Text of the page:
Back to the Basics in Parenting

As parents, we are detectives for our kids, constantly trying to figure out what is going on or what they need. I have a sweet little baby at home and as we all know, babies cry to communicate their needs. When he starts to cry, my brain starts to go to “detective mode” running through various questions to figure out what he needs: Is he hungry? Does he need a diaper change? Is he tired? Is he too hot or cold? Do we need to get outside on a walk or car ride? Or have I run through the list, and he just needs to be close to his mom right now? 

For babies, it is natural for us to mentally run through the list of basic needs that our baby might be crying for since they aren’t able to communicate their needs with words. We continue to use this “detective mode” with our kids throughout the age span, but it gets easier to brush over the basic needs questions as they get older. This happens as kids get older because they begin to use their words to communicate what they need and/or start to independently get their basic needs met. But, at some point, our kiddos (and even us as adults), forget to meet these basic needs or communicate what we need, which can lead to dysregulation. When our kids are dysregulated and begin to get upset or throw a tantrum, our problem-solving brains begin to look at the behavior currently going on. Detective mode might look more like, “Did something happen at school today?” or “Why is this making you upset? You usually like playing this game.” Our brains focus on the “in the moment” problem and we end up in this confusing state with our kids trying to figure out why they are having a hard time or why they are unexpectedly upset for what might appear like no reason.

When our kids are dysregulated and we are having a hard time understanding what’s going on, it can lead us to being dysregulated ourselves (i.e., frustrated about trying to figure out what is going on), and that’s not a fun time for anyone! What would happen if we paused for a minute and took a step back? When was the last time our child ate a snack? Could he use a sip of water? Did he not sleep well last night? Has he been sitting inside all day? The basics have such a huge impact on our kids and our own emotion and behavior regulation skills that starting there in our parental detective journey might save a lot of time and a lot of tears. Sometimes seeing the need behind the behavior is looking at the basic needs first, bringing everyone back to a state of calm, and then problem-solving the “in the moment” issue together once the basic needs are met. Here are some examples of basic needs that are sometimes forgotten which can lead to dysregulation:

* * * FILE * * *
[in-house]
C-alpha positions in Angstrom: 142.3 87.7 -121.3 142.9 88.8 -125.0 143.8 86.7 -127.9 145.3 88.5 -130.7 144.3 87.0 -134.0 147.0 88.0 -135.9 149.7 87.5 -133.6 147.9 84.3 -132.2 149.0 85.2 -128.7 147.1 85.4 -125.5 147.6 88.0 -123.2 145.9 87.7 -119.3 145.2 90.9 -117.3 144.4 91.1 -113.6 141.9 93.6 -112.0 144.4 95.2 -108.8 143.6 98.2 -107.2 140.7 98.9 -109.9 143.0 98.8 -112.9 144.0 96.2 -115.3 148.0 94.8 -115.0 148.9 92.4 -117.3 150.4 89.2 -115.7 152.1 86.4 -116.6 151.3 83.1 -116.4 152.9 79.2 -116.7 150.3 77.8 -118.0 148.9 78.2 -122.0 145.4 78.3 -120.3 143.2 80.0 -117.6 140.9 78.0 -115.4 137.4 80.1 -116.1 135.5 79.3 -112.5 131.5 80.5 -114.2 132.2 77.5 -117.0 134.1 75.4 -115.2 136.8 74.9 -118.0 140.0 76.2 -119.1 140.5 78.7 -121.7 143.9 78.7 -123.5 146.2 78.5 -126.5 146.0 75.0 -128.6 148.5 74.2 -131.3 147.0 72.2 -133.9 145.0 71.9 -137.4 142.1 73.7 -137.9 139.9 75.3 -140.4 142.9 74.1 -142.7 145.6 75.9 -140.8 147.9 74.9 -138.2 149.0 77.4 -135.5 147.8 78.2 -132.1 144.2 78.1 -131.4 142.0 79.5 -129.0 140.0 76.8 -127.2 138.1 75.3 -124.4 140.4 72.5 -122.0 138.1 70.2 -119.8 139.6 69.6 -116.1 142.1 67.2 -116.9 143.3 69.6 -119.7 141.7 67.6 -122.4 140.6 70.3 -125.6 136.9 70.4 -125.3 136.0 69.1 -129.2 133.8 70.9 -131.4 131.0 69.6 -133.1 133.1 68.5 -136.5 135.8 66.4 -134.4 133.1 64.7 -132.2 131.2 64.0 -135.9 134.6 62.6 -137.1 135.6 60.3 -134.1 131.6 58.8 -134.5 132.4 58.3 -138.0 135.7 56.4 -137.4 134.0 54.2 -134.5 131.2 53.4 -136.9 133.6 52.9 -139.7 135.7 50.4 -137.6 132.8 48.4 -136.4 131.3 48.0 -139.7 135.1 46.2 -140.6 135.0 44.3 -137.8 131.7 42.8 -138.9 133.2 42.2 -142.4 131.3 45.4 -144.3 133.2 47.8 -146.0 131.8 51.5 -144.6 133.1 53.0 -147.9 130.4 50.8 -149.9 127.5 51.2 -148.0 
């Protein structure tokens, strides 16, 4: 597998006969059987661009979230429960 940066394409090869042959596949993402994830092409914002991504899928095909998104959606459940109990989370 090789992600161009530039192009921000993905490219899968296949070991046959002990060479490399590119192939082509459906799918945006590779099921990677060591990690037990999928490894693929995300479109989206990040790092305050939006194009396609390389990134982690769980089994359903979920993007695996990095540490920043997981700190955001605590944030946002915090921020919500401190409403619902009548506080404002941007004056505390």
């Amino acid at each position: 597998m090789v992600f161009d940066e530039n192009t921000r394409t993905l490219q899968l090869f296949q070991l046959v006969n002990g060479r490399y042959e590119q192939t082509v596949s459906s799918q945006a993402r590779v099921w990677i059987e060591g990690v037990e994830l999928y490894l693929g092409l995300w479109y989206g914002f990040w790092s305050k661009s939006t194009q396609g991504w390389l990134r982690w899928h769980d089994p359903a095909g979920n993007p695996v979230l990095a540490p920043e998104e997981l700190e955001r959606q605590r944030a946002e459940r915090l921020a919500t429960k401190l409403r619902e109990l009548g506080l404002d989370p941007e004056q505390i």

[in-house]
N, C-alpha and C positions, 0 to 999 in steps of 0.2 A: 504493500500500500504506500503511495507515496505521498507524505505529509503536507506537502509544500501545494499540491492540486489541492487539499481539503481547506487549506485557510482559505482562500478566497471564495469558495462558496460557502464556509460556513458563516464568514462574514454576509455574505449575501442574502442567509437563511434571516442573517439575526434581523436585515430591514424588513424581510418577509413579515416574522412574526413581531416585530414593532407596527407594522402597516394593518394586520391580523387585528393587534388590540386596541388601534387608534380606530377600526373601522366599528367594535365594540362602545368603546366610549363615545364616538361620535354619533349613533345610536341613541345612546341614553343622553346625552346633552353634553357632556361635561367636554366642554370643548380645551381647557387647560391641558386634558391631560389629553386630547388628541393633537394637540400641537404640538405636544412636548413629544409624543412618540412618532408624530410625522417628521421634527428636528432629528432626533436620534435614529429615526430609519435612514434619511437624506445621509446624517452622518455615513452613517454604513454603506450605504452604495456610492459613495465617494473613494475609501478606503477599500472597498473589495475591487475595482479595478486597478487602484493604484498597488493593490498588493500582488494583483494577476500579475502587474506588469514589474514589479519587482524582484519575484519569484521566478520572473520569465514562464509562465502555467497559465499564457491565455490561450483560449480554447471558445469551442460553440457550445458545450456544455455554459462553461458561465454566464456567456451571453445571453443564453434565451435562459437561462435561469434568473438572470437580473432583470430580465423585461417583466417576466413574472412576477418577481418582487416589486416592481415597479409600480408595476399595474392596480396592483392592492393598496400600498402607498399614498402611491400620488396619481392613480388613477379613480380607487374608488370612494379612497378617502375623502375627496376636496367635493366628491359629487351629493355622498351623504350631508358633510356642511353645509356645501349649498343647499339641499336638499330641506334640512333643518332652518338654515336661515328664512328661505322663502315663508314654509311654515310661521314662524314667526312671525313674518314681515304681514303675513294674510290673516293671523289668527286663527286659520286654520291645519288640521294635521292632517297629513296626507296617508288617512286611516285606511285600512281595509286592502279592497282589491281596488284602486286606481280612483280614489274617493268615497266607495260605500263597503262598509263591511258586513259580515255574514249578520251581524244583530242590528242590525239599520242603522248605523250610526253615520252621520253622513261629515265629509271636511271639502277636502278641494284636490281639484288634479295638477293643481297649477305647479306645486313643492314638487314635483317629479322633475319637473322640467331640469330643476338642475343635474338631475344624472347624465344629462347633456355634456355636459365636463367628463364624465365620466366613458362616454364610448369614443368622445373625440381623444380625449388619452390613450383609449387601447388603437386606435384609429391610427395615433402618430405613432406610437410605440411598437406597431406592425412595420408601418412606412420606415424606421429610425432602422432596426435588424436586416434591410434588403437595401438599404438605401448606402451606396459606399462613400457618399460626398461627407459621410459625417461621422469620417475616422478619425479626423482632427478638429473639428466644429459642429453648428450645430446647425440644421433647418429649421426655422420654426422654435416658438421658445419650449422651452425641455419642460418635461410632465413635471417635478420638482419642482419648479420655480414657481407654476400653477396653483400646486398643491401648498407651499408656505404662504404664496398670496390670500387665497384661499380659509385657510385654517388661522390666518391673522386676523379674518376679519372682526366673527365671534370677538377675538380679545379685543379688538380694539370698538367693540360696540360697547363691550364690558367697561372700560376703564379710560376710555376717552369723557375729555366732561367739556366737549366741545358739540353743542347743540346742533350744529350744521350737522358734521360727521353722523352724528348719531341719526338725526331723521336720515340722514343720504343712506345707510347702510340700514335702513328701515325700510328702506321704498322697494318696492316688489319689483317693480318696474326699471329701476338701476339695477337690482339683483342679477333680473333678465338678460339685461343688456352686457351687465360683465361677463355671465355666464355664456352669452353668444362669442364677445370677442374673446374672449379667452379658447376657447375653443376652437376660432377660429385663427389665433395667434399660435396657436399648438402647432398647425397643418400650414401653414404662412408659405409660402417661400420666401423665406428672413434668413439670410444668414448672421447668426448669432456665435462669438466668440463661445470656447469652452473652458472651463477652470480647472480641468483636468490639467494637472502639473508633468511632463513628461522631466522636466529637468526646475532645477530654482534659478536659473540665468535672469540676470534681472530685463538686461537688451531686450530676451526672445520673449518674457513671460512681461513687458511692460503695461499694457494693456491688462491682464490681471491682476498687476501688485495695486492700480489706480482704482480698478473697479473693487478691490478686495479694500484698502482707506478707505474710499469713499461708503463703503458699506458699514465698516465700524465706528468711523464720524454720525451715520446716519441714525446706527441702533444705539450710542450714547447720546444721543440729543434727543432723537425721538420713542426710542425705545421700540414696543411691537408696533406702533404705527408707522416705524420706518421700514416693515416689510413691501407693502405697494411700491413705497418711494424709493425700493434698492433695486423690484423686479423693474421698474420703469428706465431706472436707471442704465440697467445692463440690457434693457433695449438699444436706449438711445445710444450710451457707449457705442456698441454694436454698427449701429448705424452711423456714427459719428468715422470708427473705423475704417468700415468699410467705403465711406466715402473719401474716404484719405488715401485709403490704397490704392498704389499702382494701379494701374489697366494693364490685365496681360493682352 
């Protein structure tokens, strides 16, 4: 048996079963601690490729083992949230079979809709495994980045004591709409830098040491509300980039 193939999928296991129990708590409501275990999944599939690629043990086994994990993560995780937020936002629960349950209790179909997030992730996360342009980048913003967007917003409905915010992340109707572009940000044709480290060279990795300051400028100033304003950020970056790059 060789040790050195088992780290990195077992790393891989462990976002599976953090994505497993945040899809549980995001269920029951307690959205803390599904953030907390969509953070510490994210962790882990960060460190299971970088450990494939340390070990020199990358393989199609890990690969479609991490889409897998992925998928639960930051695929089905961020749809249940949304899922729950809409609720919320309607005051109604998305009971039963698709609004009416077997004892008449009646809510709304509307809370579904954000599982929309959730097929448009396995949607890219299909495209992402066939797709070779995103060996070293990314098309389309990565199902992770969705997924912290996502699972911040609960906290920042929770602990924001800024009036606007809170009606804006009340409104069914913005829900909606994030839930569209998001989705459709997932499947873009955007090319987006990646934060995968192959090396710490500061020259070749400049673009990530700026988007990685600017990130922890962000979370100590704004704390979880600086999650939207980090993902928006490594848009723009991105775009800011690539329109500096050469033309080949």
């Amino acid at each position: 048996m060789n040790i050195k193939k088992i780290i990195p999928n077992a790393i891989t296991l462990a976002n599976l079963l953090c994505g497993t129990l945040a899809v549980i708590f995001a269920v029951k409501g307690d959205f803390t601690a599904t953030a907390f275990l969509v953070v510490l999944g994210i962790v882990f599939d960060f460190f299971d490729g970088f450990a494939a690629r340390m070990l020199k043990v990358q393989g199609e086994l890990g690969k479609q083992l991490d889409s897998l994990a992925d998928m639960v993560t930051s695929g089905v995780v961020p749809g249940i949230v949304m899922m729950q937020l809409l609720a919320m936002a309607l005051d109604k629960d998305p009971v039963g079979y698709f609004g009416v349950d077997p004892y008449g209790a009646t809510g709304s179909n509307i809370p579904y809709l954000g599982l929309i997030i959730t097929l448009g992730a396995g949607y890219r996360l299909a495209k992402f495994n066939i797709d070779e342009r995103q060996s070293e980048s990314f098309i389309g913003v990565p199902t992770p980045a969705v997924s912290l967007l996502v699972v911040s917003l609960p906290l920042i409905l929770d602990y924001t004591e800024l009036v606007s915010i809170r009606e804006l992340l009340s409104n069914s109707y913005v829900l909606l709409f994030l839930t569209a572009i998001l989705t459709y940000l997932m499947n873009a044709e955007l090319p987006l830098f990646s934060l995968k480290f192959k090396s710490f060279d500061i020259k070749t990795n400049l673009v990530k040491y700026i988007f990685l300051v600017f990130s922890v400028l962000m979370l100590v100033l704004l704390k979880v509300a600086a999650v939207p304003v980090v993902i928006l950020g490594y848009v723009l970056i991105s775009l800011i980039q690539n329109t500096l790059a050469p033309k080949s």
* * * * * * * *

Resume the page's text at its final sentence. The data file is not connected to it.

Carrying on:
• Nutrition. Have you heard of “hangry” before? We’ve all been there. Our brains have a difficult time thinking straight without proper nutrition or if our blood glucose levels get too low. Regular healthy snacks and adequate nutrition can help provide optimal functioning of the brain. Research shows us that when these nutrition needs are met, children have better self-control, attention, frustration management, and improved mood. Focusing on nutrition and snacks can help our brains think clearly and be more alert. Try offering fun healthy snacks every 2-3 hours for your kids to enjoy!
  • Hydration.  Have you ever felt upset or anxious about something and just needed to take a drink of water and a deep breath? It can be a game changer! Research shows us that adequate hydration is necessary for optimal functioning of the brain. Hydration can help improve mental performance. Being properly hydrated helps with memory, improves mood, and attention in our children. Let your kids pick a fun water bottle they will enjoy drinking out of and make sure to keep water nearby throughout the day!
  • Sleep. We know this is an important one! Have you ever tried to focus while in a meeting after a night of too little sleep? Or have you gotten emotional over something small and realized maybe you need a nap? Sleep can affect self-regulation skills, attention, behavior, and overall mental health. Our brains need time to rest!  Checking in on what sleep schedule works best for your kiddo and ensuring they are reaching the recommended hours of sleep per day for their age is so important. Make a fun evening/bedtime routine with your kids to help get them in a good mindset for sleep.
  • Physical activity/Outdoor play. Getting our bodies moving and expending some energy is another important basic need we often forget. Now that the weather is warming up, getting outside for some fresh air and Vitamin D can help our overall mood and reduce stress levels. Also, play is important in growing social/emotional skills and meeting sensory needs. Come up with some fun activities to do as a family! Yoga, walks, or fun relay races build connections and meet physical activity needs. 

When our basic needs are met, our brains are able to think more clearly and access the problem solving portions of our brain, so that our kiddos are able to communicate their needs, access their coping skills, and apply logic to different situations. So next time you or your kiddo are having a tough time, I encourage you to pause and consider whether these basic needs have been met.  You can even try to add some of these things proactively instead of reactively. Keep being the detective for your kiddo. Keep being curious with your kiddo. Let’s get back to the basics!

Michelle Molina, LCSW

Licensed Clinical Social Worker